Institute of Food Chain Science
Department of Digital Food Science

Welcome to the website of the Department of Digital Food Science!

The Department started its work as the Digital Food Institute (DFI) on April 1, 2020 at the University of Veterinary Medicine in Budapest, which is one of the most important places for the training of food safety professionals in Hungary. The unit integrates food chain safety data analysis and research along the whole food chain and takes networking in this area to a new level. We aim to be an internationally recognized hub of experts and researchers in the field of food chain safety data analysis.

Hazard versus risk

Often used synonymously, but the two have different meanings. EFSA's new mini campaign highlights the difference between the two concepts.

Change of name

DFI will continue to operate unchanged but under a new name, as the Department of Digital Food Science.

The 42nd CCMAS meeting was a success

The 42nd session of the Codex Committee on Methods of Analysis and Sampling took place between 13 - 16 June 2023 in Budapest, Hungary. Several working papers were adopted at the meeting.

Nov 09
November 9. - November 10.

EFSA, together with the German Federal Institute for Risk Assessment (BfR), will hold an international conference on "Using epidemiological studies in health risk assessment: relevance, reliability and causality" in Berlin, 9-10 November 2023.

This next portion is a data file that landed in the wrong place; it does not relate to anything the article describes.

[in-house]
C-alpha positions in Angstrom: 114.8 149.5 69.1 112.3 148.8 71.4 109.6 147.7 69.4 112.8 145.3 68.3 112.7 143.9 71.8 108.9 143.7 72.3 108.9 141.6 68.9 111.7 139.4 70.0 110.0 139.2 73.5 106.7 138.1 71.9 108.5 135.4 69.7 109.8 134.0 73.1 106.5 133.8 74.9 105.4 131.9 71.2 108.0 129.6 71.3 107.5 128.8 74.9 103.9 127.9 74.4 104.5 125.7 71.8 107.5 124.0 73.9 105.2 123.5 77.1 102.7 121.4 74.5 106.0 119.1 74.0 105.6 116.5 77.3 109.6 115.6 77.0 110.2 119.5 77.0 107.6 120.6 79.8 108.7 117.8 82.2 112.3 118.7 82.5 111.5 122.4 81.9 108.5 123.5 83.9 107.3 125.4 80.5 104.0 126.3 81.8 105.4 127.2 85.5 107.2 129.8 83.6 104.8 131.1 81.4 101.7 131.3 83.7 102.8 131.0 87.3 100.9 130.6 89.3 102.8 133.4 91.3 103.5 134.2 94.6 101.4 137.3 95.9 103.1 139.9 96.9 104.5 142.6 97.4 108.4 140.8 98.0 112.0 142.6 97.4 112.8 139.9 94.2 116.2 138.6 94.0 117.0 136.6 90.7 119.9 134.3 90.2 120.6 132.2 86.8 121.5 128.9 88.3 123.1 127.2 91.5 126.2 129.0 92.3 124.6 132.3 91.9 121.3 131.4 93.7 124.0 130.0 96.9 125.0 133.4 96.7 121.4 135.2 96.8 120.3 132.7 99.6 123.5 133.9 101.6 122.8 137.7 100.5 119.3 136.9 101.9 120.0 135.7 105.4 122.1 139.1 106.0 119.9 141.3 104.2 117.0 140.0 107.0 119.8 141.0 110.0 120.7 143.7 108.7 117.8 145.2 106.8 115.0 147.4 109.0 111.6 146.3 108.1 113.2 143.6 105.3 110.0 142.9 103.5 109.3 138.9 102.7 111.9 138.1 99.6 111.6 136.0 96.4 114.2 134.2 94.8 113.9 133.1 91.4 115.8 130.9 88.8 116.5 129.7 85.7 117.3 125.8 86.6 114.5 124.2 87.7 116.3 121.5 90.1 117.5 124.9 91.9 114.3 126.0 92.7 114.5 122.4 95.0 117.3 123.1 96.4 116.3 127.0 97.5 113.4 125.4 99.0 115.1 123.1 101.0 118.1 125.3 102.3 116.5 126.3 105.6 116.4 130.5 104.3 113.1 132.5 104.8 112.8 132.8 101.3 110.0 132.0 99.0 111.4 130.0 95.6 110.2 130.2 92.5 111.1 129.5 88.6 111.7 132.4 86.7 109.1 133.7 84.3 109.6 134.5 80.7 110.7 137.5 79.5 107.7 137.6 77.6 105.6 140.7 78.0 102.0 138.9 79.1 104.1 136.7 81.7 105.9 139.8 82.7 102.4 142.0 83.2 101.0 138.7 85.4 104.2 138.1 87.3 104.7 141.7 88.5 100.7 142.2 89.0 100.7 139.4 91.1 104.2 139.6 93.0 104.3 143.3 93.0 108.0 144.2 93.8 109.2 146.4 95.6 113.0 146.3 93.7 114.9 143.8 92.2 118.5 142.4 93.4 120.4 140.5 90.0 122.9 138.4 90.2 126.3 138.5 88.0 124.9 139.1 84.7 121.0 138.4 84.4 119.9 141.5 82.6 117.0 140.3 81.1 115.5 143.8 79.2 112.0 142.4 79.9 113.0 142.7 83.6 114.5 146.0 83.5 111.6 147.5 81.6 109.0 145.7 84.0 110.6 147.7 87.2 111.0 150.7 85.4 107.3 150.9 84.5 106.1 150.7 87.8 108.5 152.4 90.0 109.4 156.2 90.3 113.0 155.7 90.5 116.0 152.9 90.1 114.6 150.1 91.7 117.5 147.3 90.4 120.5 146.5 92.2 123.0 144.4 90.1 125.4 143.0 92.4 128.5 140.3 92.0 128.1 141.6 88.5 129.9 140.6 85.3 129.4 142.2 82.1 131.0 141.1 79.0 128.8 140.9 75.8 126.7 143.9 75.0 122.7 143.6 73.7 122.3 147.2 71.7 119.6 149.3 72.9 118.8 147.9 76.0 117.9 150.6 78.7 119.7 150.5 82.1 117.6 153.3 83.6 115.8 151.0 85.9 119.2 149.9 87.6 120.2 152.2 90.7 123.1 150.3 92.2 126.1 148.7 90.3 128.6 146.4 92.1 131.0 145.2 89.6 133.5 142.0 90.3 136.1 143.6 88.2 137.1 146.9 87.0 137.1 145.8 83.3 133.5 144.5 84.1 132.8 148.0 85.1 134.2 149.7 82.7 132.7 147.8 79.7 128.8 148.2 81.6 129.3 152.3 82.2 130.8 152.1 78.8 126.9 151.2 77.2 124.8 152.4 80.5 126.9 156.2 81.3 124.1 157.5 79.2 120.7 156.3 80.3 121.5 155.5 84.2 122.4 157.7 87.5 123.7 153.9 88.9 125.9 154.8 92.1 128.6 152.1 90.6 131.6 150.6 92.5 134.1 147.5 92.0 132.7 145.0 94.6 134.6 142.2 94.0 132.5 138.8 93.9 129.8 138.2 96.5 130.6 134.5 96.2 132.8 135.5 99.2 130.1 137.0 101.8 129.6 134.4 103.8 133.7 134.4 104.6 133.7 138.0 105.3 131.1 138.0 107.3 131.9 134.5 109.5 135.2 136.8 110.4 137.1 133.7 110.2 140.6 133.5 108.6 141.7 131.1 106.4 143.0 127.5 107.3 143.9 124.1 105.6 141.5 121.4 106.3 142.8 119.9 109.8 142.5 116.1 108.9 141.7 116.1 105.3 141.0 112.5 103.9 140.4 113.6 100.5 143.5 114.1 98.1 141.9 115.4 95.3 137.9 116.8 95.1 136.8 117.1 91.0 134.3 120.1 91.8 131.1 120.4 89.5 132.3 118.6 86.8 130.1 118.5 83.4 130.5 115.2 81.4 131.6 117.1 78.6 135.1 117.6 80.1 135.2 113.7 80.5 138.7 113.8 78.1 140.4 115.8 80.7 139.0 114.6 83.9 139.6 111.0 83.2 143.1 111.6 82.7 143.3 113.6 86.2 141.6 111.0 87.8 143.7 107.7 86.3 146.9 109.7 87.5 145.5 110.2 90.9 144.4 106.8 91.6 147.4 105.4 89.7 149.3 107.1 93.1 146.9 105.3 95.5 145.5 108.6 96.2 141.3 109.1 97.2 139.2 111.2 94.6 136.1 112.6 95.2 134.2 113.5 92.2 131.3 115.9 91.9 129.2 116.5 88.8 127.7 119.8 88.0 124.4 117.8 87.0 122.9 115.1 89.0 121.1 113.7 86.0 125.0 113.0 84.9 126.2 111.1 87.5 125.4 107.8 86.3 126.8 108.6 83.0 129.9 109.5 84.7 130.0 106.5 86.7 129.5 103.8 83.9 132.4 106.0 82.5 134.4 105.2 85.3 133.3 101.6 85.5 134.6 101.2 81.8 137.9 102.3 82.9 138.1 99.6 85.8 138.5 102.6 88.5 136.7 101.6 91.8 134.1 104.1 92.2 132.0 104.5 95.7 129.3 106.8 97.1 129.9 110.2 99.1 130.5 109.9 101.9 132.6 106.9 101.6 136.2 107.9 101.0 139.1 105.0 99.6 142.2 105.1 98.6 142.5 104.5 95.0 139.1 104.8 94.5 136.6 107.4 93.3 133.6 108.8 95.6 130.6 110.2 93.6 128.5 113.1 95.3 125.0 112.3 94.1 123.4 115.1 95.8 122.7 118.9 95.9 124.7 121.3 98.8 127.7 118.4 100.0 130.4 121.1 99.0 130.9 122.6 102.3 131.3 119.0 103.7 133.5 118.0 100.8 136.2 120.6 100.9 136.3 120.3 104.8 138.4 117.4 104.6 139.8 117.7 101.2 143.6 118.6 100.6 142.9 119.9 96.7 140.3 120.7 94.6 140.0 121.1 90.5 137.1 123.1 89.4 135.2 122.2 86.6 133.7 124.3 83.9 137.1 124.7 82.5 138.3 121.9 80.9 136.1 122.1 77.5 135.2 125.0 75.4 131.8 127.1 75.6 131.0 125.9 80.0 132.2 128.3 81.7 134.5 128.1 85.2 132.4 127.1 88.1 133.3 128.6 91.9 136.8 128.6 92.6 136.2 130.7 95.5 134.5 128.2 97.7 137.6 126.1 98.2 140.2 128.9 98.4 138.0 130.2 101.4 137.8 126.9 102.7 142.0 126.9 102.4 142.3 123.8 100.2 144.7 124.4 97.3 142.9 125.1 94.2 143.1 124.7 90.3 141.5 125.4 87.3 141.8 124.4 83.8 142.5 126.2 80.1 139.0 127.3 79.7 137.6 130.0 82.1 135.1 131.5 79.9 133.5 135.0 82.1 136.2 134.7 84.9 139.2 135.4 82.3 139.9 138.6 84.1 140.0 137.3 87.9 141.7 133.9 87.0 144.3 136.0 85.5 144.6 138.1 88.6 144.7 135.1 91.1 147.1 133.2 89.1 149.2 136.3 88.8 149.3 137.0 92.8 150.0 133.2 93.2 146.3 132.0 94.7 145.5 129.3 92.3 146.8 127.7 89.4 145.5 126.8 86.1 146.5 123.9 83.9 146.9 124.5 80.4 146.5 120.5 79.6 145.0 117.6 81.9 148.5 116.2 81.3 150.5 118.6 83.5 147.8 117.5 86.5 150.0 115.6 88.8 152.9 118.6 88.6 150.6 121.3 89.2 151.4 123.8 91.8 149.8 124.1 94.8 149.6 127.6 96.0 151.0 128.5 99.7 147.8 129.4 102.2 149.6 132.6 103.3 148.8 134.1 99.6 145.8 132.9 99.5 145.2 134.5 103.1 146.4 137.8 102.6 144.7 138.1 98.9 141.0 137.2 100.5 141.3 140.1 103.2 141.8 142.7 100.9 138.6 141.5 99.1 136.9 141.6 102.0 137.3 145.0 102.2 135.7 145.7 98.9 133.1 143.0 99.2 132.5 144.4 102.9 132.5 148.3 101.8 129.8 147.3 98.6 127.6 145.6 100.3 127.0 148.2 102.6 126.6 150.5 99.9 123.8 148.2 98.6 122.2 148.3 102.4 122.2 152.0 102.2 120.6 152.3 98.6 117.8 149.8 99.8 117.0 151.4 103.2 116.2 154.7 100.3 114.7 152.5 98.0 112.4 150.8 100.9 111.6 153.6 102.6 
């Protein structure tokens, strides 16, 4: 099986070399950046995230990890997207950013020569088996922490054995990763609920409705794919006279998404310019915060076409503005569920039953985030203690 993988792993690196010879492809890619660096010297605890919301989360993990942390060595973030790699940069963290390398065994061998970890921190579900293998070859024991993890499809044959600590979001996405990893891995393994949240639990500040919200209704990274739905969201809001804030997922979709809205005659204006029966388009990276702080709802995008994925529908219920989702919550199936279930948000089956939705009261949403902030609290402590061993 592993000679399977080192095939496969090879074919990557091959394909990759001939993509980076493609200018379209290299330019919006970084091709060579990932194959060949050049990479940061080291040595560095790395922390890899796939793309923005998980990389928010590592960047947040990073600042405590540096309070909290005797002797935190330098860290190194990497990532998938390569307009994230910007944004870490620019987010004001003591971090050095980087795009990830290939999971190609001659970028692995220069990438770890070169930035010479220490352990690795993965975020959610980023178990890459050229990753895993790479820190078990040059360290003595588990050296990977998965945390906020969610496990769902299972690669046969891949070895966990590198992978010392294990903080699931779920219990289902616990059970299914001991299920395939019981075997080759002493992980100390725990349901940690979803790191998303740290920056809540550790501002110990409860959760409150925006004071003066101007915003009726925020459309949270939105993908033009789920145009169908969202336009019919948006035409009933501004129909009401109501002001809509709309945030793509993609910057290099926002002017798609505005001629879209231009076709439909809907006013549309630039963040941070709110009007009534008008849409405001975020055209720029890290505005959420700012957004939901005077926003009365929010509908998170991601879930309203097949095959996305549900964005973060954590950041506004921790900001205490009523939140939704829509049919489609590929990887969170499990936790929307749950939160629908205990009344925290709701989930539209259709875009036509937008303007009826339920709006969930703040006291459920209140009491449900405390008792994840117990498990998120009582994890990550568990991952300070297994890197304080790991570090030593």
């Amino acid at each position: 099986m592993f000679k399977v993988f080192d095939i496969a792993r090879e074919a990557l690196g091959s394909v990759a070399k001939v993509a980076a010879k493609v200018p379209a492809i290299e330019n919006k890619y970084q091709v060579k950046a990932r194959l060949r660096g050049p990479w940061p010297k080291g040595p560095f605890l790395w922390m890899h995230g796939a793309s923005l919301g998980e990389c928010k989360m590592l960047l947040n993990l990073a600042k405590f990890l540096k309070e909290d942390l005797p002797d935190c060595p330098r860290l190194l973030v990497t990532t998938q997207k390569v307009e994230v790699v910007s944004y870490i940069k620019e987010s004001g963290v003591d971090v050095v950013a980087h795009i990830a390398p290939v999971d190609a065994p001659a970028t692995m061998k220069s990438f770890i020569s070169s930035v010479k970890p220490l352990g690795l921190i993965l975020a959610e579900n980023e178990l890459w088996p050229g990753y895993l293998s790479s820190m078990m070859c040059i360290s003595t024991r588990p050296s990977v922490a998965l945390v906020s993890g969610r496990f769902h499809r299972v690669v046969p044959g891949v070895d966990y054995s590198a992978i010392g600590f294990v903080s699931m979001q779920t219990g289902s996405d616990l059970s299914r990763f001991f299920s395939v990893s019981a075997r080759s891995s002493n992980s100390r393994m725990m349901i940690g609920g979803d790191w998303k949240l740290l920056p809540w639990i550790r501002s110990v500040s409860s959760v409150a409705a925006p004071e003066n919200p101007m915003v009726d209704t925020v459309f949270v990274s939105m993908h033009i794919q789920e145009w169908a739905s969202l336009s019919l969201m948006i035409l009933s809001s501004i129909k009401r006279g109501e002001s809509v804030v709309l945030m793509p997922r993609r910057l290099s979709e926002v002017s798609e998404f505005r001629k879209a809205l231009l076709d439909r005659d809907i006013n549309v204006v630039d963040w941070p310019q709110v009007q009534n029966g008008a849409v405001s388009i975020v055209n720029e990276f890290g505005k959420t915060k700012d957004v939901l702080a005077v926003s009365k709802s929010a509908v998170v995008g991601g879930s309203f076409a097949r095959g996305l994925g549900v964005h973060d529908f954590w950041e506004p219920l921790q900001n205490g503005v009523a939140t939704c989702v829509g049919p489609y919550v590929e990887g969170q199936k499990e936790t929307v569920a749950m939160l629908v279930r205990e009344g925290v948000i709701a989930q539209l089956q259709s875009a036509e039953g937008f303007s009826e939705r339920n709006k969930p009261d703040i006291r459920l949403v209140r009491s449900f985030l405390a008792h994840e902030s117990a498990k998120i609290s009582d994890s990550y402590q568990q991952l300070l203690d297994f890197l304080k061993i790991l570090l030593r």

Influence of environmental factors on the prevalence of Campylobacter spp. in poultry farms

A recent study aimed to assess factors that influence the prevalence of Campylobacter spp. in chicken manure samples from open environment farms in the United States.

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Pesticides and lithium in drinking water

Official reports and scientific studies are raising concerns about the pollution of drinking water and the associated health risks. Issues include potentially carcinogenic pesticide residues and the presence of lithium, which could increase the risk of infantile autism.

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Study on PFAS in Danish organic eggs

The new European Union (EU) regulation regarding per- and polyfluoroalkyl substances (PFAS) in specific food products has highlighted the necessity for a more sensitive method of PFAS analysis. In response to this need, the Technical University of Denmark (DTU) has successfully validated such a method, which has subsequently been utilized to analyze eggs obtained from Danish farms.

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